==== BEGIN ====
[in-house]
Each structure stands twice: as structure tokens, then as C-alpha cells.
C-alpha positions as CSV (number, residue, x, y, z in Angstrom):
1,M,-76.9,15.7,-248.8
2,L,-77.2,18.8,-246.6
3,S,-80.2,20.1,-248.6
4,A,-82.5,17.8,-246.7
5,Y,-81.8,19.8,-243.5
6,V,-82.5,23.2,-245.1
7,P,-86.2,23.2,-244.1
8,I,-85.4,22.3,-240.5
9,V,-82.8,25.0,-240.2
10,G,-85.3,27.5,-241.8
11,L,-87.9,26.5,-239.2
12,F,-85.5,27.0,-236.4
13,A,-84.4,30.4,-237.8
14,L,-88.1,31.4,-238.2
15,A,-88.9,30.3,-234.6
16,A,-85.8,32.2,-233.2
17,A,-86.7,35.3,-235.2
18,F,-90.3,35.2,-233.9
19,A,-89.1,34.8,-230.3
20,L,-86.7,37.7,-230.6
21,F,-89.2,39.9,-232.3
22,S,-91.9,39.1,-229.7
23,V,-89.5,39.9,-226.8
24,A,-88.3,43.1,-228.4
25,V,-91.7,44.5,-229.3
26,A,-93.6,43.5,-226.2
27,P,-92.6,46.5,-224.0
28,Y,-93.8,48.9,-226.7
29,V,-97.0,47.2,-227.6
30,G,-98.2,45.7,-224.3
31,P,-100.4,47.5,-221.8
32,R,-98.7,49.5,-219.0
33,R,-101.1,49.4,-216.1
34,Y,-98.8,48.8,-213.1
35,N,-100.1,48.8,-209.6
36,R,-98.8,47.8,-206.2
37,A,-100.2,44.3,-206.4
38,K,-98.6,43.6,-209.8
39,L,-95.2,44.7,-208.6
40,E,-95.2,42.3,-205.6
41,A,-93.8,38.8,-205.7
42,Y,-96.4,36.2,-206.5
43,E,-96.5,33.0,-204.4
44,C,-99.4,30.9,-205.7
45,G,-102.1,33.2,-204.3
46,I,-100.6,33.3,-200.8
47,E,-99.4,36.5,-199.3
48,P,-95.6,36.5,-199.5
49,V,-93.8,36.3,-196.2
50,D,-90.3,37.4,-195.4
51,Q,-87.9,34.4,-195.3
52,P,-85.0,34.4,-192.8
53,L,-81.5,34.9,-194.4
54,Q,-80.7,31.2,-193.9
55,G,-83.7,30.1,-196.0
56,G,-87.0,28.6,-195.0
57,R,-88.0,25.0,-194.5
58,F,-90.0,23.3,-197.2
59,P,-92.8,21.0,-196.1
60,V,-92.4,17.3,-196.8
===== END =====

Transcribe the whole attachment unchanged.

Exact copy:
[in-house]
Each structure stands twice: as structure tokens, then as C-alpha cells.
C-alpha positions as CSV (number, residue, x, y, z in Angstrom):
1,M,-76.9,15.7,-248.8
2,L,-77.2,18.8,-246.6
3,S,-80.2,20.1,-248.6
4,A,-82.5,17.8,-246.7
5,Y,-81.8,19.8,-243.5
6,V,-82.5,23.2,-245.1
7,P,-86.2,23.2,-244.1
8,I,-85.4,22.3,-240.5
9,V,-82.8,25.0,-240.2
10,G,-85.3,27.5,-241.8
11,L,-87.9,26.5,-239.2
12,F,-85.5,27.0,-236.4
13,A,-84.4,30.4,-237.8
14,L,-88.1,31.4,-238.2
15,A,-88.9,30.3,-234.6
16,A,-85.8,32.2,-233.2
17,A,-86.7,35.3,-235.2
18,F,-90.3,35.2,-233.9
19,A,-89.1,34.8,-230.3
20,L,-86.7,37.7,-230.6
21,F,-89.2,39.9,-232.3
22,S,-91.9,39.1,-229.7
23,V,-89.5,39.9,-226.8
24,A,-88.3,43.1,-228.4
25,V,-91.7,44.5,-229.3
26,A,-93.6,43.5,-226.2
27,P,-92.6,46.5,-224.0
28,Y,-93.8,48.9,-226.7
29,V,-97.0,47.2,-227.6
30,G,-98.2,45.7,-224.3
31,P,-100.4,47.5,-221.8
32,R,-98.7,49.5,-219.0
33,R,-101.1,49.4,-216.1
34,Y,-98.8,48.8,-213.1
35,N,-100.1,48.8,-209.6
36,R,-98.8,47.8,-206.2
37,A,-100.2,44.3,-206.4
38,K,-98.6,43.6,-209.8
39,L,-95.2,44.7,-208.6
40,E,-95.2,42.3,-205.6
41,A,-93.8,38.8,-205.7
42,Y,-96.4,36.2,-206.5
43,E,-96.5,33.0,-204.4
44,C,-99.4,30.9,-205.7
45,G,-102.1,33.2,-204.3
46,I,-100.6,33.3,-200.8
47,E,-99.4,36.5,-199.3
48,P,-95.6,36.5,-199.5
49,V,-93.8,36.3,-196.2
50,D,-90.3,37.4,-195.4
51,Q,-87.9,34.4,-195.3
52,P,-85.0,34.4,-192.8
53,L,-81.5,34.9,-194.4
54,Q,-80.7,31.2,-193.9
55,G,-83.7,30.1,-196.0
56,G,-87.0,28.6,-195.0
57,R,-88.0,25.0,-194.5
58,F,-90.0,23.3,-197.2
59,P,-92.8,21.0,-196.1
60,V,-92.4,17.3,-196.8